IDC Analyst Connection: E-Commerce Explosion Makes Sales Tax Compliance Even More Difficult

The rise of online sales makes automating sales tax compliance an imperative for small and medium-sized businesses, says Kevin Permenter, director of research at IDC.

We recently asked Permenter five questions about the changes he’s seeing as more shoppers turn to online shopping. Here are his expert opinions and recommendations.

How has the shift to omnichannel commerce caused by the pandemic affected corporate tax obligations?

The number of people and businesses selling online and moving towards a digital business model is exploding. At IDC, we’ve seen even traditional companies add digital products and services to take advantage of the rising digital tide. As a result, many other businesses are subject to online tax compliance.

At the same time, digital tax compliance laws are increasing at a rate we’ve never seen before. The tax compliance landscape is changing rapidly, and it’s happening all over the world. In the United States, the rules of economic nexus emerge and change at both the state and city levels. In Europe, rules and standards such as Making Tax Digital (MTD) in the UK and Standard Audit File for Tax (SAF-T) in the European Union. Italy, Norway, Germany, Belgium and Hungary implement slightly different versions of SAF-T.

Businesses must also consider the rise of Market Facilitator laws that require facilitators to collect and remit sales tax. This is an added layer of complexity when doing business in the digital economy. Marketplace laws will continue to expand as more countries recognize marketplaces as potential sources of tax revenue, especially as the growth of online shopping makes it easier for even small merchants to meet thresholds. requiring them to collect and remit taxes.

The complexity of maintaining compliance — maintaining registrations and licenses, meeting reporting deadlines — is simply overwhelming. This is especially true for companies that lack the tools to deal with the enormous complexity.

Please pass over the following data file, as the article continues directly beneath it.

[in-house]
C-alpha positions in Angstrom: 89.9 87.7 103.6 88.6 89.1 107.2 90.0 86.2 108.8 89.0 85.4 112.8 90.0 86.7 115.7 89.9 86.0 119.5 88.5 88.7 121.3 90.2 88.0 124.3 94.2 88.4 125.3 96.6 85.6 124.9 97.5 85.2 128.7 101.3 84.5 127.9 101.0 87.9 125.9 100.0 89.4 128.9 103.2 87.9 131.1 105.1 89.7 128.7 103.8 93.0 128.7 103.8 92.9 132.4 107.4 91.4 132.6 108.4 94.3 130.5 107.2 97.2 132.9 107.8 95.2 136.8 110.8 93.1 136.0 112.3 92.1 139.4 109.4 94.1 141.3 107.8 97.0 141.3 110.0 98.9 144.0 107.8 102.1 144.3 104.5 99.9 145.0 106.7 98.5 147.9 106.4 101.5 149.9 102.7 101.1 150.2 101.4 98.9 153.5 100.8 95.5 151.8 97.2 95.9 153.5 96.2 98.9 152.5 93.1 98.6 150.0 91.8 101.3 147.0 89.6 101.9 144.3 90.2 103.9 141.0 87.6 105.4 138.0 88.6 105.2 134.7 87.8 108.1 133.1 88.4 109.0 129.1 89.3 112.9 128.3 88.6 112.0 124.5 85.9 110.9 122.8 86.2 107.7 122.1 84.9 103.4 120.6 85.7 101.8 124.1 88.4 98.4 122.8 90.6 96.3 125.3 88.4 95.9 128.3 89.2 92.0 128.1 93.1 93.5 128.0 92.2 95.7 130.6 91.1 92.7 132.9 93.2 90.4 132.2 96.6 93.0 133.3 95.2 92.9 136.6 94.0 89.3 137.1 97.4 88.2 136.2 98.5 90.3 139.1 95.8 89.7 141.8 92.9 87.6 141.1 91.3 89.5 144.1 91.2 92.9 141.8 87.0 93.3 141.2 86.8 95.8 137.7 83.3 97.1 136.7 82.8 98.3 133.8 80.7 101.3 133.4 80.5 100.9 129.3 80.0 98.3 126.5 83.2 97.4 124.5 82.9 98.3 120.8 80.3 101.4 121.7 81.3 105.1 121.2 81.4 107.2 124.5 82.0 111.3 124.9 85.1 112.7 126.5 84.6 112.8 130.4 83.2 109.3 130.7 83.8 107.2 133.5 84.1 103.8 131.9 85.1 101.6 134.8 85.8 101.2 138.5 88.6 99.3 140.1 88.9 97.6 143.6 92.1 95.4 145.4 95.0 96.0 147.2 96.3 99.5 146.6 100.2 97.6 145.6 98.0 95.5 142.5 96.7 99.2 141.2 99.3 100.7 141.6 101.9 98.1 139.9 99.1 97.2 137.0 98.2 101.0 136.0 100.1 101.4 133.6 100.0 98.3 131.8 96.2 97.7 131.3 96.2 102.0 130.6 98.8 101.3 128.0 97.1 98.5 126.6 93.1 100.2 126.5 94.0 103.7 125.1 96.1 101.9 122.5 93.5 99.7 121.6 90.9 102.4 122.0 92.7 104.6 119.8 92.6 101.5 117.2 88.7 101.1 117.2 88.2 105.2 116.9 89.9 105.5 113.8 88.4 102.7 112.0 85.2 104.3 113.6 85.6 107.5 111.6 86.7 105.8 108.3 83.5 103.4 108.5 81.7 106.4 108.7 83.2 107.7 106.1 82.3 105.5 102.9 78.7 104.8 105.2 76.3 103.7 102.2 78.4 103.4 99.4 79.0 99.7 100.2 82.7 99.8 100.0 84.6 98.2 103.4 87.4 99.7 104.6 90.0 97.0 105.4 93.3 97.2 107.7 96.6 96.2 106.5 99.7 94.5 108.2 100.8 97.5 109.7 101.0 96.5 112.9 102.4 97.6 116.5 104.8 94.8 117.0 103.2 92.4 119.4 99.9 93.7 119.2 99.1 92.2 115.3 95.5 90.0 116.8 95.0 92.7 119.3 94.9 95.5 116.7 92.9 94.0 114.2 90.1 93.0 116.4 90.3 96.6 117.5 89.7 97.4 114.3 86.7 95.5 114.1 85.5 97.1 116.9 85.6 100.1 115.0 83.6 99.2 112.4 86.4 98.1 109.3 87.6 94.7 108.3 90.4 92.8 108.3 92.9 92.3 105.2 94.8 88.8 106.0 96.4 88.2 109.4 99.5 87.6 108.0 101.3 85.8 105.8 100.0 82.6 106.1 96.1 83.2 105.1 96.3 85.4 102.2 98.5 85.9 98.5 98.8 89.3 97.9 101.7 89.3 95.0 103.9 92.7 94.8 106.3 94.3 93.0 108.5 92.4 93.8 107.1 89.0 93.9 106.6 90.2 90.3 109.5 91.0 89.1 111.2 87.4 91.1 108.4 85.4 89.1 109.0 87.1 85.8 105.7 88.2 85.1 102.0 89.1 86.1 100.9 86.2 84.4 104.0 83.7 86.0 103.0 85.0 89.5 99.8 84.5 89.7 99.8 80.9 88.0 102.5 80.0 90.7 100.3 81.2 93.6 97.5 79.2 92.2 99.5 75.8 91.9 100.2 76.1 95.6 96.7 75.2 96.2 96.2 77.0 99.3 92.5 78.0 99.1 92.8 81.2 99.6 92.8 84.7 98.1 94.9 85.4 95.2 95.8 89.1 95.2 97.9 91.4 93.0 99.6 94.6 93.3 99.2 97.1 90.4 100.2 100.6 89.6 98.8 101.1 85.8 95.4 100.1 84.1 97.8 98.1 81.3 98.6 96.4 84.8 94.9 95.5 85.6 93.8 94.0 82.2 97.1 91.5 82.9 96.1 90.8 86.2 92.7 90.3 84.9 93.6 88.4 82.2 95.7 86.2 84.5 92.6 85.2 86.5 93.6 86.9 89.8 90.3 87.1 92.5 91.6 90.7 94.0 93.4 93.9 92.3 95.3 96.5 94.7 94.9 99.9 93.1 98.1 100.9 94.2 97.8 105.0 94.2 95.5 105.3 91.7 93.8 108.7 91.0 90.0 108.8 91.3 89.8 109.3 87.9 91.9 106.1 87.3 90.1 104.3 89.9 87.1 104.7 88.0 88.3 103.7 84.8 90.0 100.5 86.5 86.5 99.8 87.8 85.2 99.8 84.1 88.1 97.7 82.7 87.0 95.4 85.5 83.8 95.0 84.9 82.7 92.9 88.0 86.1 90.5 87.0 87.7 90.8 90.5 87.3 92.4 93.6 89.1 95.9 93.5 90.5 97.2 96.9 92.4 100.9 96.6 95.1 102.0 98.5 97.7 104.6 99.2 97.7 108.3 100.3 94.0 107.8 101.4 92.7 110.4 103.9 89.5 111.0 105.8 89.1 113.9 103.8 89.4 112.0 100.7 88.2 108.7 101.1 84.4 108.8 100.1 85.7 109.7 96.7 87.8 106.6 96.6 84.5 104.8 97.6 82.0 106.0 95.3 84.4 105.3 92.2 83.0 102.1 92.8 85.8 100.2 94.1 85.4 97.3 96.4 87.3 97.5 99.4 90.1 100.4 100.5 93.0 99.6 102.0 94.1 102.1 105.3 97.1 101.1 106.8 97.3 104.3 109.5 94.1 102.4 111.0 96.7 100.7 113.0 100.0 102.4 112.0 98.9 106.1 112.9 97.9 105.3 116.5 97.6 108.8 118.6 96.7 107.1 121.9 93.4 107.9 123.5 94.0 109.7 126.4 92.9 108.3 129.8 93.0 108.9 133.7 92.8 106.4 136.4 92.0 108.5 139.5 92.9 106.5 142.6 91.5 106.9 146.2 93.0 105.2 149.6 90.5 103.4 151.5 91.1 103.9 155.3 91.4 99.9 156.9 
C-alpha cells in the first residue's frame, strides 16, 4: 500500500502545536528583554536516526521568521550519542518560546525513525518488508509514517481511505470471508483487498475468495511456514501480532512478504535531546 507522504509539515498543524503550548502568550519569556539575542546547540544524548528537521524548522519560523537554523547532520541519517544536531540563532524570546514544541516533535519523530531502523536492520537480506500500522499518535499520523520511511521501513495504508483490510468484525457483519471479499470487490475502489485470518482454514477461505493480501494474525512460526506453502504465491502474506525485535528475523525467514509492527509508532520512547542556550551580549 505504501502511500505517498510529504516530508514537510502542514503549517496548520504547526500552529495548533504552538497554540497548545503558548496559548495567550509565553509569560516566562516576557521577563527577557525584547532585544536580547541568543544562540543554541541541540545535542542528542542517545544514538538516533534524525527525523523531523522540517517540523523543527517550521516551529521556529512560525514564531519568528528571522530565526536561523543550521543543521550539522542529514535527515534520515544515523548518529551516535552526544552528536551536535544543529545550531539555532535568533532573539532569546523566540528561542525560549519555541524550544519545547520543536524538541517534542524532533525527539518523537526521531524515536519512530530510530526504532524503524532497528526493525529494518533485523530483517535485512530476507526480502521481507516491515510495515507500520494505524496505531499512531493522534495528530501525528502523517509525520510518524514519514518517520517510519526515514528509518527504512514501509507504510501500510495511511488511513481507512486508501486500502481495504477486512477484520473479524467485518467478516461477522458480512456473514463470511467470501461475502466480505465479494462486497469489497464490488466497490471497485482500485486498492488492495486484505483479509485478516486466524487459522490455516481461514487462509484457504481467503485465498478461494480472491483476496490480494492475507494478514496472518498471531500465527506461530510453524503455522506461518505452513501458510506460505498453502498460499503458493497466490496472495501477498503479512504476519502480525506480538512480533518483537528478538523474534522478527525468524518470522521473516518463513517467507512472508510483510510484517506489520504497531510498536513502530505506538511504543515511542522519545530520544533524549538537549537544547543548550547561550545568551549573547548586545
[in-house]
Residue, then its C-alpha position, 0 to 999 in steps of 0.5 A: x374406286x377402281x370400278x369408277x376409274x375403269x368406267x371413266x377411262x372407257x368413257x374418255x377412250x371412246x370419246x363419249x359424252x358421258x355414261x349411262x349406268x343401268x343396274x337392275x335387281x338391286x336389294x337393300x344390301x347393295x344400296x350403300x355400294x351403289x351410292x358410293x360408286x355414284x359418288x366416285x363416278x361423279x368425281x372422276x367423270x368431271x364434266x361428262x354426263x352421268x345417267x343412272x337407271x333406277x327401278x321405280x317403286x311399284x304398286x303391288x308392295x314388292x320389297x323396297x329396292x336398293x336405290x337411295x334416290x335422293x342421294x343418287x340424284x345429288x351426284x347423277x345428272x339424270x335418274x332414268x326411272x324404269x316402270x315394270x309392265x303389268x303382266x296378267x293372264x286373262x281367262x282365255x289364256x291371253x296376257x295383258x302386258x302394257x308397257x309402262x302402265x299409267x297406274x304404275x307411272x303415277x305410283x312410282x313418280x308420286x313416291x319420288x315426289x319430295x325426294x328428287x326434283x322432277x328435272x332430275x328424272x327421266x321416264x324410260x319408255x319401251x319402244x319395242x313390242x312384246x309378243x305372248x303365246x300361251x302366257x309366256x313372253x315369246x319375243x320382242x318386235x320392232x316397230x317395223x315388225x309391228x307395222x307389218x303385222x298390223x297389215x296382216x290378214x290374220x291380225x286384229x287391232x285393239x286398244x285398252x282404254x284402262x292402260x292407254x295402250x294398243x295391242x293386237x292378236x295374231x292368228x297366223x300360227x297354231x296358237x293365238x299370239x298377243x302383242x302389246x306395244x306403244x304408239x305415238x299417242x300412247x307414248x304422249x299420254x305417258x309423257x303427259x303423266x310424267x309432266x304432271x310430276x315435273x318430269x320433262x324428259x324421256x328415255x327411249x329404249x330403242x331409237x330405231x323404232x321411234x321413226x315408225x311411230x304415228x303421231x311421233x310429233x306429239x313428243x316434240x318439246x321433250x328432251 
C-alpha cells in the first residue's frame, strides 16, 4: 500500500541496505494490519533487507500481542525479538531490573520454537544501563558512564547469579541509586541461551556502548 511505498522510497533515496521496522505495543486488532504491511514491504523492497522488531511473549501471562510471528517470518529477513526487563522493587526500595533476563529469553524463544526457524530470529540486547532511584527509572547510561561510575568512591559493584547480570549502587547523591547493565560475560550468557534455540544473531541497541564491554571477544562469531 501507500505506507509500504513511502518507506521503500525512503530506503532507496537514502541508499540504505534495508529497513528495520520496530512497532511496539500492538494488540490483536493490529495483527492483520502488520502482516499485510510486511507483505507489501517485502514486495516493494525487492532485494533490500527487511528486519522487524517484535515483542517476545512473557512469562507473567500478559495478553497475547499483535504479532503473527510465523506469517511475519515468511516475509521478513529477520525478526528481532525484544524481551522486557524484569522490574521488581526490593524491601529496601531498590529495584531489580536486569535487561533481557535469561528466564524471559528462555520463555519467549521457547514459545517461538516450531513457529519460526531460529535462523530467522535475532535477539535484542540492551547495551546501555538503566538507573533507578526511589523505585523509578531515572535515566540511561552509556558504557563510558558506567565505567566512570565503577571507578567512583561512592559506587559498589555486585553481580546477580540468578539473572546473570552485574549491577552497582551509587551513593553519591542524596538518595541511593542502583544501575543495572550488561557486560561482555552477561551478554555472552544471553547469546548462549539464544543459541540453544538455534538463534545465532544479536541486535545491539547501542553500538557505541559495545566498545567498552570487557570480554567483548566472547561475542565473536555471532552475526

Omnichannel sales are making tax compliance more difficult and complex than at any other time in human history, and no matter how you look at it, the complexity will only increase over the next few years.

What are generally the main tax compliance steps for businesses?

Generally speaking, companies should do these things:

  • Understand where they have tax obligations or a connection

  • Registration and license to collect tax in these places

  • Determine the correct taxation and rates in each jurisdiction for all their different products

  • Manage documentation for exempt sales

  • Prepare and file returns that meet all appropriate deadlines

  • Retain documentation for any potential future audits

There are many confusing points for small businesses at every stage. Determining the link, for example, can be confusing and can really feel overwhelming. Nexus laws can vary widely from state to state in the United States, as can a company’s obligations to comply with them. This is true whether you are a US company or a foreign company trying to sell in the US market.

Then, once you have determined your nexus and the taxability of your products, you need to accurately calculate the amount of tax to collect and remit. Software tools can be helpful throughout the compliance process, but it’s in sales tax calculations that indirect tax tools really make their money.

It would simply be impossible for the typical small e-commerce seller to do accurate calculations without the help of sales tax software. These tools leverage collective sales tax rate data for more than 13,000 U.S. sales and use tax jurisdictions and enable omnichannel retailers to give customers accurate, real-time views of sales tax. sale associated with a product at the point of sale.

How should businesses integrate tax into their checkout and payment processes?

The regulatory landscape for individual online sellers is constantly changing, with state and local jurisdictions changing their requirements and procedures, as well as businesses themselves gaining new customers in remote areas. The heaviest part of this burden falls on small and medium-sized retailers, as typically their tax management resources – in terms of time, money and staff – are more limited.